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Fertil Steril. 2010 May 1;93(7):2222-31. doi: 10.1016/j.fertnstert.2009.01.100. Epub 2009 Mar 3.

Body mass index in relation to semen quality, sperm DNA integrity, and serum reproductive hormone levels among men attending an infertility clinic.

Author information

  • 1Channing Laboratory, Department of Medicine, Brigham and Women's Hospital and Harvard Medical School, Boston, Massachusetts, USA. jchavarr@hsph.harvard.edu

Abstract

OBJECTIVE:

To examine the association between body weight and measures of male reproductive potential.

DESIGN:

Cross-sectional study.

SETTING:

Fertility clinic in an academic medical center.

PATIENT(S):

Four hundred eighty-three male partners of subfertile couples.

INTERVENTION(S):

None.

MAIN OUTCOME MEASURE(S):

Standard semen analysis, sperm DNA fragmentation, and serum levels of reproductive hormones.

RESULT(S):

As expected, body mass index (BMI) was positively related to estradiol levels and inversely related to total testosterone and sex hormone-binding glogulin (SHBG) levels. There was also a strong inverse relation between BMI and inhibin B levels and a lower testosterone:LH ratio among men with a BMI > or = 35 kg/m(2). Body mass index was unrelated to sperm concentration, motility, or morphology. Ejaculate volume decreased steadily with increasing BMI levels. Further, men with BMI > or = 35 kg/m(2) had a lower total sperm count (concentration x volume) than normal weight men (adjusted difference in the median [95% confidence interval] = -86 x 10(6) sperm [-134, -37]). Sperm with high DNA damage were significantly more numerous in obese men than in normal-weight men.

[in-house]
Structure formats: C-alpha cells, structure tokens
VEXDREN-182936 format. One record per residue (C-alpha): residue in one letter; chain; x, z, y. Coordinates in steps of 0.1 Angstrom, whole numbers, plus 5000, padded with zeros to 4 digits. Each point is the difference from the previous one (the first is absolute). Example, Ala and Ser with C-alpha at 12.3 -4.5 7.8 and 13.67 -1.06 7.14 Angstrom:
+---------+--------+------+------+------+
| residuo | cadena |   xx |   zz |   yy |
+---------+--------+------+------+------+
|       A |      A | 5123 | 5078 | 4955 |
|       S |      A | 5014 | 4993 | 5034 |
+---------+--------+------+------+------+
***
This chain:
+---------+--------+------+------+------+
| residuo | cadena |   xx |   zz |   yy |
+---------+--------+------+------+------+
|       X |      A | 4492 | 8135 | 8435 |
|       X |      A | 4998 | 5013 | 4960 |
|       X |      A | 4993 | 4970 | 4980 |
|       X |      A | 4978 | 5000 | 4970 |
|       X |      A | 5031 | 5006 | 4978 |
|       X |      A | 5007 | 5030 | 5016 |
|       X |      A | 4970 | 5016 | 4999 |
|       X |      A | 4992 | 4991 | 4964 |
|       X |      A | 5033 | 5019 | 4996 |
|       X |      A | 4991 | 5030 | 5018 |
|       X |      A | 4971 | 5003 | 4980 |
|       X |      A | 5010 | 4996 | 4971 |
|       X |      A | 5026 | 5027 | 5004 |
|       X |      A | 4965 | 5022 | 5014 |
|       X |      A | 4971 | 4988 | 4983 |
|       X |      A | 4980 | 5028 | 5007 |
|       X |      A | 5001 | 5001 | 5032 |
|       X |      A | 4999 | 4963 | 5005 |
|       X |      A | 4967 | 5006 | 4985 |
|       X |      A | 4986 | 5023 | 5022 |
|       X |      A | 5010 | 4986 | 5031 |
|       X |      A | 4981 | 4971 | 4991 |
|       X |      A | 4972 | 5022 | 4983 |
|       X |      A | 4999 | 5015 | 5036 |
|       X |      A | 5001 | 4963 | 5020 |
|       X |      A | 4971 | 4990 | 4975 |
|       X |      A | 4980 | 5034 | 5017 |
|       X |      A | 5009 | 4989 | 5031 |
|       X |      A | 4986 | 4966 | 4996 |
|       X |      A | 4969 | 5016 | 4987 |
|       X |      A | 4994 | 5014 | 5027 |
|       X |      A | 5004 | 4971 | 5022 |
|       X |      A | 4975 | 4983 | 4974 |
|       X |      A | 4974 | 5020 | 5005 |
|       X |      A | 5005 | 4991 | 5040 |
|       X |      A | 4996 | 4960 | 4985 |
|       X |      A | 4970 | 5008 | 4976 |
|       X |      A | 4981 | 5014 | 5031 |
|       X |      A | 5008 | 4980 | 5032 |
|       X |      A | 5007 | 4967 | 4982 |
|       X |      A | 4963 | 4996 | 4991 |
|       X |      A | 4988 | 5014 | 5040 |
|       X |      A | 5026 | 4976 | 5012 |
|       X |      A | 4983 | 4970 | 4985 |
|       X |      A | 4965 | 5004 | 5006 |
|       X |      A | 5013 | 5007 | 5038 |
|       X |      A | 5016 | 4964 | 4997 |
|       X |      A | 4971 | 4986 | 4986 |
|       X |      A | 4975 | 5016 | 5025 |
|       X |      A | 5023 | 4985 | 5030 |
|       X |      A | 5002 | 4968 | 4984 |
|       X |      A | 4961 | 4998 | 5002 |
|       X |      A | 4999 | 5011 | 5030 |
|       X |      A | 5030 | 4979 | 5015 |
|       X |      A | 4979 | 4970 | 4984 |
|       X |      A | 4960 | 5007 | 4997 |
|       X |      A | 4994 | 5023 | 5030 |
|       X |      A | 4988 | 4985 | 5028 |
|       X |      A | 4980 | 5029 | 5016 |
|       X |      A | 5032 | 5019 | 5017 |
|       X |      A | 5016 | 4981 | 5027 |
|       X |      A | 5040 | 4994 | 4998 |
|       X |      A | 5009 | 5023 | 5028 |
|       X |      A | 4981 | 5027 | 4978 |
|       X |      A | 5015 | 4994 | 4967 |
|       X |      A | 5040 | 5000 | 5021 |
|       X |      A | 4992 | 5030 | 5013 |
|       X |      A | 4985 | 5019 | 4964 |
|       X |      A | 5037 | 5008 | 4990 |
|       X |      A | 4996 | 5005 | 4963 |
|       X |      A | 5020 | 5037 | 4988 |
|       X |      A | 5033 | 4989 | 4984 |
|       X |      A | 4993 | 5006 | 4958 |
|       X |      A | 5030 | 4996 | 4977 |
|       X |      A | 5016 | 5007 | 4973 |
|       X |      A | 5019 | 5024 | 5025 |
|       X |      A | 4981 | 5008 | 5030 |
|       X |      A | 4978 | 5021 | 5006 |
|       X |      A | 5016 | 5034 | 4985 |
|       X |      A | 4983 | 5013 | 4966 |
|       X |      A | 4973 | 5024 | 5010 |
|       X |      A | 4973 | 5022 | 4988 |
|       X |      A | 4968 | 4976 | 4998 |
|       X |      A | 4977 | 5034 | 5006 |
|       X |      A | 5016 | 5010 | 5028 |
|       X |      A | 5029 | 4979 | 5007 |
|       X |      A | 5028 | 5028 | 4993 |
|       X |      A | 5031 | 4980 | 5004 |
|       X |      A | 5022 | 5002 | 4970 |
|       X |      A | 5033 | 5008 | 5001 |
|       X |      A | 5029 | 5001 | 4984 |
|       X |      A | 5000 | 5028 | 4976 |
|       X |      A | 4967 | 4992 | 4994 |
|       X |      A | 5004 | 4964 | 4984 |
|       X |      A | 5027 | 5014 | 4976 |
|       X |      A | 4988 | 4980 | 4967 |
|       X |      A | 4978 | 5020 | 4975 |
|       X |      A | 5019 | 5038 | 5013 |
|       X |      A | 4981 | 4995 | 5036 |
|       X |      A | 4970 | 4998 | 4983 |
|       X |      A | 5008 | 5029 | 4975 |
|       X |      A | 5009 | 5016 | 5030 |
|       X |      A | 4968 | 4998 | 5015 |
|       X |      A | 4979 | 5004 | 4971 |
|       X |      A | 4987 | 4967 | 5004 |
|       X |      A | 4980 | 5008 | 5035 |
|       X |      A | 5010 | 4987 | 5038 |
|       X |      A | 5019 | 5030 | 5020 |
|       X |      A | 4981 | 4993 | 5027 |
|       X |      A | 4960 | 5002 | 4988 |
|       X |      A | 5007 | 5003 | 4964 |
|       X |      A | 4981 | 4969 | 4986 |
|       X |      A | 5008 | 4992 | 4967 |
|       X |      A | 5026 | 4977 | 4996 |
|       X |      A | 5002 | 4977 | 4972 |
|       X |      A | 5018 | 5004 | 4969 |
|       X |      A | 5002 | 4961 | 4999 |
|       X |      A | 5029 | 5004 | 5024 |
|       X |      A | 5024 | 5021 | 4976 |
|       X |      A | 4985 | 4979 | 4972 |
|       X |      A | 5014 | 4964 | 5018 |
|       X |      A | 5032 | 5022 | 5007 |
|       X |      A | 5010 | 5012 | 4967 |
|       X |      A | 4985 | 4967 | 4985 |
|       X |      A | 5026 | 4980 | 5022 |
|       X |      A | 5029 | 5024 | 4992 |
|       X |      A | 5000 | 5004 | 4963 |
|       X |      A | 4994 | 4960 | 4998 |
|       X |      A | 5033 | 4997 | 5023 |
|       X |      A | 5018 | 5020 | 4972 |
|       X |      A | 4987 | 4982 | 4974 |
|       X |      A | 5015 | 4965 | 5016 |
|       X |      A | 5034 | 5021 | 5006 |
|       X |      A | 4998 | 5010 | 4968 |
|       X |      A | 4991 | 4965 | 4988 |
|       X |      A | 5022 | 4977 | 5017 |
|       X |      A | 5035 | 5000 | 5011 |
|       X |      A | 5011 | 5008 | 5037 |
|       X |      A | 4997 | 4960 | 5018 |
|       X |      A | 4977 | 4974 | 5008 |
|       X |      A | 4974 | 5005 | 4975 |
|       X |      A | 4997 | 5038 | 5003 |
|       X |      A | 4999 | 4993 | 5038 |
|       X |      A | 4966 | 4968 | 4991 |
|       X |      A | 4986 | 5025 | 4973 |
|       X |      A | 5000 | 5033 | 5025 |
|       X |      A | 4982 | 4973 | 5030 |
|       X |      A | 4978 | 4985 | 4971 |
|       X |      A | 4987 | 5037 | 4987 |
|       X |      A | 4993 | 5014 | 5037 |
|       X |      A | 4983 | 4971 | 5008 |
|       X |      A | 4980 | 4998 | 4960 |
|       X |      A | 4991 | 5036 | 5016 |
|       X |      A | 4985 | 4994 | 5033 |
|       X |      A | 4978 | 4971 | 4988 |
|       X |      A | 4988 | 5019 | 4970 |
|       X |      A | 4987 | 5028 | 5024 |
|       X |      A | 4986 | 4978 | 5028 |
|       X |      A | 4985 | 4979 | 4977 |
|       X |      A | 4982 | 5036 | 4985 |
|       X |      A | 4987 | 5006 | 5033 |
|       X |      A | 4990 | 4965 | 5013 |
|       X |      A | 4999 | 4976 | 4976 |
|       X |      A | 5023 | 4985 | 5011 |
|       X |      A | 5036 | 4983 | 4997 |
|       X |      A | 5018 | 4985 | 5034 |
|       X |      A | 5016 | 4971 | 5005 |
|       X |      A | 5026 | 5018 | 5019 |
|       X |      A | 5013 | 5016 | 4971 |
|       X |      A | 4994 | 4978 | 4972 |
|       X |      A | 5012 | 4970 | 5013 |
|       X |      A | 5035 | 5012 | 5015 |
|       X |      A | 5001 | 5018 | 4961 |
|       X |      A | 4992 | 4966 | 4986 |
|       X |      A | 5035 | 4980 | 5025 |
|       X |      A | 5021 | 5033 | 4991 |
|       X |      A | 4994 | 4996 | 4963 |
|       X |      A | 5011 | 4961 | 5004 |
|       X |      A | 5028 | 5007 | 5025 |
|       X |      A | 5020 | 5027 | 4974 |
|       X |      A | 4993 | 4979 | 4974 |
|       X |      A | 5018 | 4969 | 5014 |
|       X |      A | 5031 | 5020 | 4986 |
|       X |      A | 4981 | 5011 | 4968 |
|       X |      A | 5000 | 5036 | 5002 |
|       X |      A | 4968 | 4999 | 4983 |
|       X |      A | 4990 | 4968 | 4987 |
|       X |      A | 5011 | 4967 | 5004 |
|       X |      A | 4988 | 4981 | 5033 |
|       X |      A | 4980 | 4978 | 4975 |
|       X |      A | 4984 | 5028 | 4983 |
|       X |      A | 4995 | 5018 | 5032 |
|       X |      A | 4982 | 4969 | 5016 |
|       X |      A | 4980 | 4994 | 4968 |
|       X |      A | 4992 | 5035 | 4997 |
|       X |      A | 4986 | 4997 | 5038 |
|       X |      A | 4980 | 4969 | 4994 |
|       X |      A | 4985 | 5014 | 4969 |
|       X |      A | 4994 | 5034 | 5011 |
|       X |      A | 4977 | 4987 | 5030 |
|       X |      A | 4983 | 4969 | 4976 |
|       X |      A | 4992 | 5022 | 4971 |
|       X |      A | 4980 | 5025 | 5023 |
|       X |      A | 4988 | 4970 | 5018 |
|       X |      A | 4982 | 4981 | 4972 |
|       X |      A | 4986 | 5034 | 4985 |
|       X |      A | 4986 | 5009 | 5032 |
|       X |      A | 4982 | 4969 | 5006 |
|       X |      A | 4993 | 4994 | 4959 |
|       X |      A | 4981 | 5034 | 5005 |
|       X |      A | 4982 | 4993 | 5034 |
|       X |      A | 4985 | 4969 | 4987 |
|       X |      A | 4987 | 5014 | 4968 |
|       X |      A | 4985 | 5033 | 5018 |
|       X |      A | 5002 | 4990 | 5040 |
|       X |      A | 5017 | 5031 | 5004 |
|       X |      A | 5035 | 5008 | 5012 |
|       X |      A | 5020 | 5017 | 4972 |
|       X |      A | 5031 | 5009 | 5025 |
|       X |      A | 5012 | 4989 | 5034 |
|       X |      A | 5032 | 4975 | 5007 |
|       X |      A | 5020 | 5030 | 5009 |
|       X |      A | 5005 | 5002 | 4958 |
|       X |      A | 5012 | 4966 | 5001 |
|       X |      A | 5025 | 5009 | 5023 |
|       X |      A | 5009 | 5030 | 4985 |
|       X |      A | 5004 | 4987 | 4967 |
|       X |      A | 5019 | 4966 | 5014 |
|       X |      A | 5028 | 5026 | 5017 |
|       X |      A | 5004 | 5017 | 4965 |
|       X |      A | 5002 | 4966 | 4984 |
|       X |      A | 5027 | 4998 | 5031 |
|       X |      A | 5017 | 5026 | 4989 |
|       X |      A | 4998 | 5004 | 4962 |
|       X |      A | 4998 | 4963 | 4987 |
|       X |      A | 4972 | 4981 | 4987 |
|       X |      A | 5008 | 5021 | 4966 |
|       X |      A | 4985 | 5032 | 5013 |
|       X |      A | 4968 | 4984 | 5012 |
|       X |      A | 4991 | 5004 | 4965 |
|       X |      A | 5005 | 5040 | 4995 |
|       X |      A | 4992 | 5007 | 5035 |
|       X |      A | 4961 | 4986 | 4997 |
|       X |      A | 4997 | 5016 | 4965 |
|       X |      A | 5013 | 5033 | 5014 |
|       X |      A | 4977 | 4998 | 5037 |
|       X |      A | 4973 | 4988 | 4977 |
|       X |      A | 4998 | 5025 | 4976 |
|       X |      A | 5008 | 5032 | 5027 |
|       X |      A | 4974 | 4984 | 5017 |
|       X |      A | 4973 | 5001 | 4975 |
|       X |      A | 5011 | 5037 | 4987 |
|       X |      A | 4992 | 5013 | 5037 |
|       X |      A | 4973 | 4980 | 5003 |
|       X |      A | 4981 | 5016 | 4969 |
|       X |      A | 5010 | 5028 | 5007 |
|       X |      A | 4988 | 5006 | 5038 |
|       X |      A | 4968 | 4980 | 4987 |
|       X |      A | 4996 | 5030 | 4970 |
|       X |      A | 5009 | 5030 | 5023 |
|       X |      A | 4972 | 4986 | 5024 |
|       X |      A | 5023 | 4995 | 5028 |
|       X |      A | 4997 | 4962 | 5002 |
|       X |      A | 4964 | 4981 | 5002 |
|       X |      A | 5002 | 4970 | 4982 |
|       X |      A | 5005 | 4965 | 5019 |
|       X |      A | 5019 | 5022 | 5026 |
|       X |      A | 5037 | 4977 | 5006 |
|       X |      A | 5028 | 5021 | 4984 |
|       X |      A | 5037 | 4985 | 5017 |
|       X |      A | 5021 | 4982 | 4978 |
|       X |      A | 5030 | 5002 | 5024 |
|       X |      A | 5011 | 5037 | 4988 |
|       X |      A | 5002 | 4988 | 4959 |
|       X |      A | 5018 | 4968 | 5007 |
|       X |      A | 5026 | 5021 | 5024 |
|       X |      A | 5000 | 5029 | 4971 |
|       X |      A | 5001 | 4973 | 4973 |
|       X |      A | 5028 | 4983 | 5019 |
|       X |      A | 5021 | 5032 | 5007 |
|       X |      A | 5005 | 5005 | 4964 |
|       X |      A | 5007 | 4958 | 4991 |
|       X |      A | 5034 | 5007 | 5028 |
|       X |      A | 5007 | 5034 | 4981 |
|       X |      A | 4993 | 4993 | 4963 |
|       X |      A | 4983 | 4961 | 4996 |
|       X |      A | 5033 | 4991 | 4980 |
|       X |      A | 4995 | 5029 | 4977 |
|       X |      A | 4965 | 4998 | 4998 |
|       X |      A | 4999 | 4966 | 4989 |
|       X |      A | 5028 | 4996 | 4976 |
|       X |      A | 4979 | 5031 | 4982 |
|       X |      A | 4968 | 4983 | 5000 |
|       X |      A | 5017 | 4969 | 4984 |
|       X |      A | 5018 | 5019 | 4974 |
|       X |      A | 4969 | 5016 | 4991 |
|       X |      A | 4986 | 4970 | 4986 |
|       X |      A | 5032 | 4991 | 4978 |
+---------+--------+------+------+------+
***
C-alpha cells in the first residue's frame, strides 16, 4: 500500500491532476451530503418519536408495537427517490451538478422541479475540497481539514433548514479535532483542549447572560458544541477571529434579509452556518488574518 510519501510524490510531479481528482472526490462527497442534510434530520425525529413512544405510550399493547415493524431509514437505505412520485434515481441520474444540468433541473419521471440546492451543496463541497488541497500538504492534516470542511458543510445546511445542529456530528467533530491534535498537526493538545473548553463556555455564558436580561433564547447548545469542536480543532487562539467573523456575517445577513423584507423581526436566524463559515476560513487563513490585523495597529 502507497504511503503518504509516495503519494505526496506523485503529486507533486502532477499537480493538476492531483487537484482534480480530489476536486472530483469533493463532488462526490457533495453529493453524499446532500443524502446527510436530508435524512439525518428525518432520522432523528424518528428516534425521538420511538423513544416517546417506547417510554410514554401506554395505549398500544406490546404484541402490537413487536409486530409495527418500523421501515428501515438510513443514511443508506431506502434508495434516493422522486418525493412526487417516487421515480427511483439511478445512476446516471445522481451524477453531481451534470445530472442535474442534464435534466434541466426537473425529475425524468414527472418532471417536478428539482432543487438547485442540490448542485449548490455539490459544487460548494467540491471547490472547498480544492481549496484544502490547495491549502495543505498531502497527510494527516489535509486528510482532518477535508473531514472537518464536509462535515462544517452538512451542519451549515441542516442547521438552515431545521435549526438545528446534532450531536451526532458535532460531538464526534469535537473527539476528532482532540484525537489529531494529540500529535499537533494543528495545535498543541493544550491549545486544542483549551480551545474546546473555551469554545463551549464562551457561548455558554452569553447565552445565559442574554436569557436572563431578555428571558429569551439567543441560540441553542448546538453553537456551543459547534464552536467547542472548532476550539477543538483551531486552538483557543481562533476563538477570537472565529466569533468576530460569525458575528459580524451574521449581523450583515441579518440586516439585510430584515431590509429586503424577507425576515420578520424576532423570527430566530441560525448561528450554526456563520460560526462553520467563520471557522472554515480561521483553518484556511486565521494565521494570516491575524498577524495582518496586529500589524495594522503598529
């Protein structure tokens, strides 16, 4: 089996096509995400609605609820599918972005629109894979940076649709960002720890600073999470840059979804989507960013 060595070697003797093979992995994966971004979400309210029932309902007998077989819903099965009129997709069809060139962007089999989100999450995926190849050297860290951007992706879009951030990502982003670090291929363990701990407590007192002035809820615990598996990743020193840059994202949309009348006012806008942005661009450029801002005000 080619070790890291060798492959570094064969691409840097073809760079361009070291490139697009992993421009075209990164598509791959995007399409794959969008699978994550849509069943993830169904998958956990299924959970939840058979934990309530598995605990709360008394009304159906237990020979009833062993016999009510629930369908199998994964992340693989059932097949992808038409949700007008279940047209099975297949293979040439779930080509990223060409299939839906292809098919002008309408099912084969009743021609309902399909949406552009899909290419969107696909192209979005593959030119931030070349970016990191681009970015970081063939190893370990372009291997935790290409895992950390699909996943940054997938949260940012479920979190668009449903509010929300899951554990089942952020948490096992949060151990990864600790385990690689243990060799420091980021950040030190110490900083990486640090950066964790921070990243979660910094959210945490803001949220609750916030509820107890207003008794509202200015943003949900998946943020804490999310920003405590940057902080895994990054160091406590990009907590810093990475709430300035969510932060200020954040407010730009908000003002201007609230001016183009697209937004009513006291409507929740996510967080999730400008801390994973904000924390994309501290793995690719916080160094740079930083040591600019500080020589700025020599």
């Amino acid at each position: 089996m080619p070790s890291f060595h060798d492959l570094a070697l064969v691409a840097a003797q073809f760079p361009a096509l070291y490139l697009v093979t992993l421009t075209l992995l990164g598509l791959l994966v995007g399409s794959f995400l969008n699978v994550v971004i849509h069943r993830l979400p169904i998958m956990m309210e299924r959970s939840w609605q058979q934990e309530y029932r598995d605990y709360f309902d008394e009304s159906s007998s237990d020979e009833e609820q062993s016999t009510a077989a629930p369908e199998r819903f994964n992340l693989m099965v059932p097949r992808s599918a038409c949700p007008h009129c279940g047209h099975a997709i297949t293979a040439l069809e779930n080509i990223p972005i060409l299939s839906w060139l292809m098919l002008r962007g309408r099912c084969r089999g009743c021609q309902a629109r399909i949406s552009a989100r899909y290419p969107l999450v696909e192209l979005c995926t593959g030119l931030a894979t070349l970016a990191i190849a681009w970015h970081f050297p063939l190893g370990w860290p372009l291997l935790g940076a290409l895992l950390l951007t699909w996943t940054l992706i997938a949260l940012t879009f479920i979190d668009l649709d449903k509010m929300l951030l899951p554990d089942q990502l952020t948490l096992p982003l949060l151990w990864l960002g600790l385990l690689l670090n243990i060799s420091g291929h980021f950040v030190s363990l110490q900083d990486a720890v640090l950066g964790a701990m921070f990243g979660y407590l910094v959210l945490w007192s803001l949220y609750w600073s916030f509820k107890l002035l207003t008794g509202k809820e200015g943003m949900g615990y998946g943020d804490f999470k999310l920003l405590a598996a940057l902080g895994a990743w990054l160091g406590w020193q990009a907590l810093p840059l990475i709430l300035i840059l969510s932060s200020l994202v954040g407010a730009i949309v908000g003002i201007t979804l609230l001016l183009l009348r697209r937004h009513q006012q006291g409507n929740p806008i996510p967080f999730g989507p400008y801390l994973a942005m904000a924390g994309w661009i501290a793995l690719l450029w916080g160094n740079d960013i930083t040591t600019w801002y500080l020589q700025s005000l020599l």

CONCLUSION(S):

These data suggest that despite major differences in reproductive hormone levels with increasing body weight, only extreme levels of obesity may negatively influence male reproductive potential.

PMID:
19261274
PMCID:
PMC2864498
DOI:
10.1016/j.fertnstert.2009.01.100
[PubMed - indexed for MEDLINE]
Free PMC Article
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